The members of both unions voted by overwhelming margins two weeks  ago to approve the tentative agreement and it was expected that the BART board would approve it without controversy at its meeting next Thursday.

    ATU 1555 President Antonette Bryant issued the following statement Saturday:

    “Today, the BART Board of Directors chose to walk away from a deal it negotiated with our attorneys and leaders over a six month span.

    On behalf of our riders, our members and the entire Bay Area, we are angered, shocked and disappointed.

    Let’s be clear. This move marks another failure of Grace Crunican. Grace Crunican hired Tom Hock to negotiate on BART’s behalf. Grace Crunican sent Assistant General Manager Paul Oversier, and Labor Relations Manager Rudy Medina to negotiate as well.

    Each of these individuals negotiated and signed many agreements over many months, including one that provided Family Medical Leave. Refusal by the Board to approve this contract is a failure. And this failure falls directly at the feet of Grace Crunican.

    The people of the Bay Area elected the Board of Directors to represent them, not hold them hostage.

    We expect the BART Board to do its part and approve this contract.”

    SEIU 1021 Executive Director Pete Castelli released the following statement regarding the BART board's announcement Friday night:

    “After telling the thousands of riders and their workers that we had a fair agreement, BART Management has pulled the rug from underneath the unions and the Bay Area today by going back on their word and urging the BART Board of Directors to turn this agreement down.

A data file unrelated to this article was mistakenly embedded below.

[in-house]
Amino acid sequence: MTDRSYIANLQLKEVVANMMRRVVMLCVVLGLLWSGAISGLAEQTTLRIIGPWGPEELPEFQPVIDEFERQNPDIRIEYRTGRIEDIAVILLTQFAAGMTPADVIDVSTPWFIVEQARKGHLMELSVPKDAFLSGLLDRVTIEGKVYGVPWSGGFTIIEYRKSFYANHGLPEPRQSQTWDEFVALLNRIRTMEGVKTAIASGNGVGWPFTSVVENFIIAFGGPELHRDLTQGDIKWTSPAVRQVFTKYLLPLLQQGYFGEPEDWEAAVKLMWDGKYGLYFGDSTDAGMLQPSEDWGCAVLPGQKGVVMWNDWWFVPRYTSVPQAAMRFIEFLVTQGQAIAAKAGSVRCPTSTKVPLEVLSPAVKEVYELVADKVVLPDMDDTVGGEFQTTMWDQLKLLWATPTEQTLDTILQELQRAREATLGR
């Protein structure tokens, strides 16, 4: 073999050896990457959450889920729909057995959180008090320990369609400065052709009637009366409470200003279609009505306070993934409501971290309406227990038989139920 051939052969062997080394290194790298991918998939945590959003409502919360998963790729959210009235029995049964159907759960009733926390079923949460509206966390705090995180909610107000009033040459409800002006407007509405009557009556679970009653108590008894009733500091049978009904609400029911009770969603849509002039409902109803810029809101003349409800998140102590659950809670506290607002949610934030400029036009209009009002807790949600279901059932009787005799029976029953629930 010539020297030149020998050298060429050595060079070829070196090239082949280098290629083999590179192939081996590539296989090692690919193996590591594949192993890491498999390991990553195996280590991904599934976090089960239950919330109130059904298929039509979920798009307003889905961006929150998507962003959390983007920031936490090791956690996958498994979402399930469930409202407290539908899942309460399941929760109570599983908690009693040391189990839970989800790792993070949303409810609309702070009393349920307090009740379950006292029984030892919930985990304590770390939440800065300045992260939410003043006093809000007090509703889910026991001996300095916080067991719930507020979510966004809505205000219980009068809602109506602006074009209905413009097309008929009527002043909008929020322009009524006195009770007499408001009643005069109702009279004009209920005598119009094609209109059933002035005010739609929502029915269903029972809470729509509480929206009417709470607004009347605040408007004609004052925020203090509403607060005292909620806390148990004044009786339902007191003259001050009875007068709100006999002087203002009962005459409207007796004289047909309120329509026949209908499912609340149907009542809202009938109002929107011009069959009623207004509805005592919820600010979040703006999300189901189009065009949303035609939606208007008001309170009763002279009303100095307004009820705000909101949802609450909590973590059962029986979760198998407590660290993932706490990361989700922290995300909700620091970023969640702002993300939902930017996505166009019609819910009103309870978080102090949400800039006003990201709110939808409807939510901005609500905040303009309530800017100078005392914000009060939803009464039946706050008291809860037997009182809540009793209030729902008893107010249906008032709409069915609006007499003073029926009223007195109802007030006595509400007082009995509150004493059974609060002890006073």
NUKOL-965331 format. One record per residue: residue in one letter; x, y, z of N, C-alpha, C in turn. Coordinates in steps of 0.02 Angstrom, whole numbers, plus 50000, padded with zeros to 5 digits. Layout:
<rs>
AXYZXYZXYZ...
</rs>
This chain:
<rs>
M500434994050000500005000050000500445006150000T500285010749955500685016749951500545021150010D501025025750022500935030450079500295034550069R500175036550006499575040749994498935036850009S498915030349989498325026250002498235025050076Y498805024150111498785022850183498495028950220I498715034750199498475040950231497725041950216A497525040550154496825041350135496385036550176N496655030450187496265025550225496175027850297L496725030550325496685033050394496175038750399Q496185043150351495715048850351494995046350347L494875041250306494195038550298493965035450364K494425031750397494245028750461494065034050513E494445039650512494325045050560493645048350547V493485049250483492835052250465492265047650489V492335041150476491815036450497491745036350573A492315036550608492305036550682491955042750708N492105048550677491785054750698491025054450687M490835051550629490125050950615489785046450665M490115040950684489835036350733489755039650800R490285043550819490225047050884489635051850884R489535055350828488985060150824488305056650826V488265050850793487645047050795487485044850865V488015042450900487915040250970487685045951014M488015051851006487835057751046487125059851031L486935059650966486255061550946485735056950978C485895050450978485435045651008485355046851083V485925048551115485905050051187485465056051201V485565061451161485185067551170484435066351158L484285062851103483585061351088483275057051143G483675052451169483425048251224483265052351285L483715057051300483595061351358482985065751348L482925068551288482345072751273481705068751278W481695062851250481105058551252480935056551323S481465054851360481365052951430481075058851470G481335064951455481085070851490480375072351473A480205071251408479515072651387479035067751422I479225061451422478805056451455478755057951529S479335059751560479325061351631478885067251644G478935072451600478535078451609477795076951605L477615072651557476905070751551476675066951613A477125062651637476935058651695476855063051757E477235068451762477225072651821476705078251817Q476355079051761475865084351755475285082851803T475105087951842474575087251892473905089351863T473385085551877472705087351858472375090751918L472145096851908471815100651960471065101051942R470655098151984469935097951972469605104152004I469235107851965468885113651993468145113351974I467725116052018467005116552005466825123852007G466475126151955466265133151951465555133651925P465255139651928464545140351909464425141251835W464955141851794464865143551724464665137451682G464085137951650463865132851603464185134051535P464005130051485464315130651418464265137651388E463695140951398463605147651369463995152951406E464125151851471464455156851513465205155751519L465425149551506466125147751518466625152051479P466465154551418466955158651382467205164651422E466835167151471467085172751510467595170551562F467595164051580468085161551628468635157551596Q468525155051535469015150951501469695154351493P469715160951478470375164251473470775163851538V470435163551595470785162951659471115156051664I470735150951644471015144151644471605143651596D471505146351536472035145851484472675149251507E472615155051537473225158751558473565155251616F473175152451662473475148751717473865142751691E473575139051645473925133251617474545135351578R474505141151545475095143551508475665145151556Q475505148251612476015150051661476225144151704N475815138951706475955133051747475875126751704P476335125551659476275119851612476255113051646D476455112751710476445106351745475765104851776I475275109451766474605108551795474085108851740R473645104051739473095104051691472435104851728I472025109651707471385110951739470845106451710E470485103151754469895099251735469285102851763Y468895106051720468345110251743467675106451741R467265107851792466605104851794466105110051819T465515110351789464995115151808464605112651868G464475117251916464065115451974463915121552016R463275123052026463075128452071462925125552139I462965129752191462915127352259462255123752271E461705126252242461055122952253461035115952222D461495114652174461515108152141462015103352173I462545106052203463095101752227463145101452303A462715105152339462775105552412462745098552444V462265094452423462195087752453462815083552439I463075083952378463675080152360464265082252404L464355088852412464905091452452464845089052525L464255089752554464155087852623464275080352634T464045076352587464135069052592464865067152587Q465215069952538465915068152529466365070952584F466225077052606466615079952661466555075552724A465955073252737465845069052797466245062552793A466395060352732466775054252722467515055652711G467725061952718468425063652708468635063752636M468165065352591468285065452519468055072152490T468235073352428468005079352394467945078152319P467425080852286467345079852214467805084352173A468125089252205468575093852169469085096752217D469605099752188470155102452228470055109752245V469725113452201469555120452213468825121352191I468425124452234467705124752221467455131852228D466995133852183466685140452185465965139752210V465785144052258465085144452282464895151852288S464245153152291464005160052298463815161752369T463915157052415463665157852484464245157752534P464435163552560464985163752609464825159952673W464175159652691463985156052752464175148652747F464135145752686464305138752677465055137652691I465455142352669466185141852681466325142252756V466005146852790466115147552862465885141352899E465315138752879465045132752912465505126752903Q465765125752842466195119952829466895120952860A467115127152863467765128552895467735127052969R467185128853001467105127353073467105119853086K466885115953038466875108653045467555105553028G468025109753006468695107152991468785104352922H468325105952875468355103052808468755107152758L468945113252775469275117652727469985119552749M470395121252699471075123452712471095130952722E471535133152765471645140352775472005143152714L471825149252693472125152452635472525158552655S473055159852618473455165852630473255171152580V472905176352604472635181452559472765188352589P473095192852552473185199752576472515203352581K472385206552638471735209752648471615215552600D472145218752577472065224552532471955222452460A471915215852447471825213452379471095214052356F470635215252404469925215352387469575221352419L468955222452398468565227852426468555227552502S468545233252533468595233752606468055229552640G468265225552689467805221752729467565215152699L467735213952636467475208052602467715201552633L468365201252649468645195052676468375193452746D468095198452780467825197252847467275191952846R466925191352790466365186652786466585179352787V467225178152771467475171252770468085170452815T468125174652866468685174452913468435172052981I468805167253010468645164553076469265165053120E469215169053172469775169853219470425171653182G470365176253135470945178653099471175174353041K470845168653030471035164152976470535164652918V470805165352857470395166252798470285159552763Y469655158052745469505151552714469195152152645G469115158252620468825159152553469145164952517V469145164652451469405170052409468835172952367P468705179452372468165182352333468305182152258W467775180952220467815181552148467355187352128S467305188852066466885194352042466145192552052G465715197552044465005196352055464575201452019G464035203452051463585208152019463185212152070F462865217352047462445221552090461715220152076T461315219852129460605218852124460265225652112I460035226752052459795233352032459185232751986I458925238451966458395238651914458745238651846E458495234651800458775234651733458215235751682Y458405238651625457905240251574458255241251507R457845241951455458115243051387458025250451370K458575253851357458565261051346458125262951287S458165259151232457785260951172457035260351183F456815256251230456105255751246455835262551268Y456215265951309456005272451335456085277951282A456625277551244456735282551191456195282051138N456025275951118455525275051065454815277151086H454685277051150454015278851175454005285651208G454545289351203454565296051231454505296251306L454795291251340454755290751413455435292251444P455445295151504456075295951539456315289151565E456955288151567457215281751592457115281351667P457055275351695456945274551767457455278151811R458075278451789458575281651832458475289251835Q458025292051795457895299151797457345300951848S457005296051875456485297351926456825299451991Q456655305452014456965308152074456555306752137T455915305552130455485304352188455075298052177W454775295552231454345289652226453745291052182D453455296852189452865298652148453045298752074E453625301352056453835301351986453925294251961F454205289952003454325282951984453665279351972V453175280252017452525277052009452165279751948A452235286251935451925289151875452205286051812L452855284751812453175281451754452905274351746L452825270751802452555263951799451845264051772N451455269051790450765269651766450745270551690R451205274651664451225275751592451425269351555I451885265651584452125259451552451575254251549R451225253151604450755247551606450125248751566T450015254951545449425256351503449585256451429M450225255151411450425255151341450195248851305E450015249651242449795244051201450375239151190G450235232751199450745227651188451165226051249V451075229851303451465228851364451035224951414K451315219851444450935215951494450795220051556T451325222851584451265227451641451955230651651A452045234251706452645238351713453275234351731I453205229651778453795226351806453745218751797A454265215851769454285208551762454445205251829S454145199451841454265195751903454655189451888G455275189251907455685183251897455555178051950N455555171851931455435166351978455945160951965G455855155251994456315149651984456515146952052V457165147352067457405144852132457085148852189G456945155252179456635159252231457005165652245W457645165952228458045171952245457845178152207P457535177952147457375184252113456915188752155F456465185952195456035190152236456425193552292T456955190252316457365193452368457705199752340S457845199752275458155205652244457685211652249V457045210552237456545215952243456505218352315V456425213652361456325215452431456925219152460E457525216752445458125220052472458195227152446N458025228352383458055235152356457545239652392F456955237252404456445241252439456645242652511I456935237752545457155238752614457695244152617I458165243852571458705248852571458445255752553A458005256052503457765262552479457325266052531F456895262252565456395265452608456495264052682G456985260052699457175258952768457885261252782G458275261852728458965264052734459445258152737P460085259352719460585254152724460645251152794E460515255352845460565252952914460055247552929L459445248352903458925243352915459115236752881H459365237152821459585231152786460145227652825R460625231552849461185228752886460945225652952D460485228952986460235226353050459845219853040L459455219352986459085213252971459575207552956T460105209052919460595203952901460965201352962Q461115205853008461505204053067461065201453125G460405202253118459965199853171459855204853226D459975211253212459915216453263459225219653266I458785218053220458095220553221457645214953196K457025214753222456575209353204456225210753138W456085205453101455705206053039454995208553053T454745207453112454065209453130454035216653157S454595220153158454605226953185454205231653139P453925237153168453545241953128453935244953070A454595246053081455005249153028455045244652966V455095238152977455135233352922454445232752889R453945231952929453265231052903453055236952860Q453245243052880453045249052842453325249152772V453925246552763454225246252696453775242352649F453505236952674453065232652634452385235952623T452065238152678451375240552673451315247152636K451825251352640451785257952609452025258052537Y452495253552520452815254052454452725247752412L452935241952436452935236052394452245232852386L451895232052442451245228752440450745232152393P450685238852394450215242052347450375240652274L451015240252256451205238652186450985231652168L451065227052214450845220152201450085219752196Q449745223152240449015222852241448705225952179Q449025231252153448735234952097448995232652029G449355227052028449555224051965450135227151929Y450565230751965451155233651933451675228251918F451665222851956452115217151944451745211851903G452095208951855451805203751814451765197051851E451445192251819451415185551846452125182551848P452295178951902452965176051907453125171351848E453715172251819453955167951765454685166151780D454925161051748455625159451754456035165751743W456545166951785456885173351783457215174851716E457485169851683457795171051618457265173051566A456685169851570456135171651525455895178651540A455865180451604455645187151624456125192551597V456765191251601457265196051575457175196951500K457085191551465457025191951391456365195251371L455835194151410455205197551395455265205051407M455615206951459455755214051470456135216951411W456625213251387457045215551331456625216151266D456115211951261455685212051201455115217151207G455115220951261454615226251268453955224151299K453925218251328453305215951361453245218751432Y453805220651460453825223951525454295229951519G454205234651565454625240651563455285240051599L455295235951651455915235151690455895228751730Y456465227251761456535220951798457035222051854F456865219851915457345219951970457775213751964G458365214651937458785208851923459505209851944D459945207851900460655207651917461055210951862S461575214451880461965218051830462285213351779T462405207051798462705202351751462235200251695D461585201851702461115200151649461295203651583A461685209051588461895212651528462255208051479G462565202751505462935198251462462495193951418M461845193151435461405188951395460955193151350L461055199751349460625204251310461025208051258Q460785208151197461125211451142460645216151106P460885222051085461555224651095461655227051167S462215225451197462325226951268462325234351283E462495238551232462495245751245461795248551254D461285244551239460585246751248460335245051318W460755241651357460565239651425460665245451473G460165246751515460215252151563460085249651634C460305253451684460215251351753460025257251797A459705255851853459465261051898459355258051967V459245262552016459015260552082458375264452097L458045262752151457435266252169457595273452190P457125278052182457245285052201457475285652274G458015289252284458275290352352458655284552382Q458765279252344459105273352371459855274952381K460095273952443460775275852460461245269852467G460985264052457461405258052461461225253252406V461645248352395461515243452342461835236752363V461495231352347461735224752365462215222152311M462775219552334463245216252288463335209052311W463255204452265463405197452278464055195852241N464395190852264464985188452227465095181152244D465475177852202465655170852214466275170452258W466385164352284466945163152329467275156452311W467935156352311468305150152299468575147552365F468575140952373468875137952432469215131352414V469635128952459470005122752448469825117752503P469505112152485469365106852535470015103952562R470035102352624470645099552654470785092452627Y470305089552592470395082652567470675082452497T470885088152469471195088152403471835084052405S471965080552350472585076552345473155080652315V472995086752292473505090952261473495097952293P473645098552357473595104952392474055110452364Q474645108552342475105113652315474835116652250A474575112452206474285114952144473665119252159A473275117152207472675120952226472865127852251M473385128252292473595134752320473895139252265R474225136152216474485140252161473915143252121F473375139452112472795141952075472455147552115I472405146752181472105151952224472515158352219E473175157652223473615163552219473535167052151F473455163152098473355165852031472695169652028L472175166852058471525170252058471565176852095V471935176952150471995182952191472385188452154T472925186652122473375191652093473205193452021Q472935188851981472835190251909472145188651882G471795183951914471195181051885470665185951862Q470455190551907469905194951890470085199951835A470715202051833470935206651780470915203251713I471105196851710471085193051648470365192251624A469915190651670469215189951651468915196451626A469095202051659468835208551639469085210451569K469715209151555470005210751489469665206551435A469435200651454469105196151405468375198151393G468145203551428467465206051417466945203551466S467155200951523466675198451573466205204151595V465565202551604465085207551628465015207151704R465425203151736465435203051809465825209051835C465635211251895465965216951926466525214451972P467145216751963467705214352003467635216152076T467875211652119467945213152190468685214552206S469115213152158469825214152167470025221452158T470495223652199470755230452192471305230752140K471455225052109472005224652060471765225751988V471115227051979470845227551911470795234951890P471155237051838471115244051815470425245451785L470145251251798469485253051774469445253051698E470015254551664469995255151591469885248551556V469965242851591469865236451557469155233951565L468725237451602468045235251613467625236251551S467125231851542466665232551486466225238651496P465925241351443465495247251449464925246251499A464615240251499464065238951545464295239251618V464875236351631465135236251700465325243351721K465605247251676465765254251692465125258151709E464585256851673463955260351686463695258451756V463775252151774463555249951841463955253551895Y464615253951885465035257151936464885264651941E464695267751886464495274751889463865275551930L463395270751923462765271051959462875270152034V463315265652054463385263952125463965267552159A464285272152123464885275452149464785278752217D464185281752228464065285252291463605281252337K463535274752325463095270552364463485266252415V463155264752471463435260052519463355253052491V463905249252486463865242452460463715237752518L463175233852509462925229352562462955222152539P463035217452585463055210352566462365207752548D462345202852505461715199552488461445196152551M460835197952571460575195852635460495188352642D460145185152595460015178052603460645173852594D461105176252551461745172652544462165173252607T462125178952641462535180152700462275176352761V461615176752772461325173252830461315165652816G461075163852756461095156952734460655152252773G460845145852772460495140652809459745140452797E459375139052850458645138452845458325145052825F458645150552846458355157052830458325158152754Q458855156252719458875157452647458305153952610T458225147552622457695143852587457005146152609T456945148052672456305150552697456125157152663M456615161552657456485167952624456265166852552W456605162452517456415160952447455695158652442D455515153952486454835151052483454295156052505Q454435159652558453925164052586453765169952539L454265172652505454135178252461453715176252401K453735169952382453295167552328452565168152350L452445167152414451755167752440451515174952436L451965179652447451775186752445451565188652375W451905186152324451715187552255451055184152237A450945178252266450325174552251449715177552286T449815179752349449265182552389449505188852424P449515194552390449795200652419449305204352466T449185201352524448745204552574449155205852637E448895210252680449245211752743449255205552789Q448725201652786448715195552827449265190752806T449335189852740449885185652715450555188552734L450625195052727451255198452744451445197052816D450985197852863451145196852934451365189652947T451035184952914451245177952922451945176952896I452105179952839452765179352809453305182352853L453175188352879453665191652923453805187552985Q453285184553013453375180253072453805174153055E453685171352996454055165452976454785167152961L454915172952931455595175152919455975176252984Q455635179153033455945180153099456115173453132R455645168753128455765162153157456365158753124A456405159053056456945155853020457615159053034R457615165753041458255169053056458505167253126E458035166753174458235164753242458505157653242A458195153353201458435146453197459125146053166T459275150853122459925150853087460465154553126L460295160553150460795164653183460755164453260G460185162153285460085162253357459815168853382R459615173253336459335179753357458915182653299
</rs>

Singling out a tentative agreement they prepared and agreed to in July and citing over-inflated numbers, BART Management is trying to hit the reset button and renege on the agreement that their $399,000 chief negotiator bargained for them.

    Make no mistake: there was no confusion or glitch in the agreement. BART’s high-priced chief negotiator Thomas Hock, Assistant General Manager Paul Oversier, and Labor Relations Manager Rudy Medina, signed an agreement that would allow BART workers time off to care for their family members with a serious illness.

    But once again, BART Management is moving the goal post to a fair agreement.

    Once again, the workers and the riders have been played by a management team simply unwilling to settle this contract.”

    Some BART riders are fearful a strike could cripple their commute for a third time this year.

    "I've always thought it was strange that they can strike like this," BART rider Kevin Lee said. "It throws everything into chaos and everyone doesn't know what they're going to do."

    BART claimed the provision in question could cost the transit agency as much as $44 million over four years, but the unions said the figure is more like $5.6 million.

    "This is for people bonding with a child, or a seriously ill parent, spouse or child," Bryant said. "Everyone at BART does not have that scenario. We're talking about a very small number of folks."

    A BART spokesperson would not go on camera tonight, but insisted the inclusion of the provision in the contract was a mistake.

    "It was a document created in error and mistakenly signed in a stack of tentative agreements," the BART spokesperson said.

    Several BART riders NBC Bay Area spoke to said they are so fed up they would support a measure to outlaw transit strikes in California.

    "It's not fair to have to go through this over and over again," BART rider Sharon Lee said. "It's as criminal as letting the government shut down."

    Bay City News contributed to this report.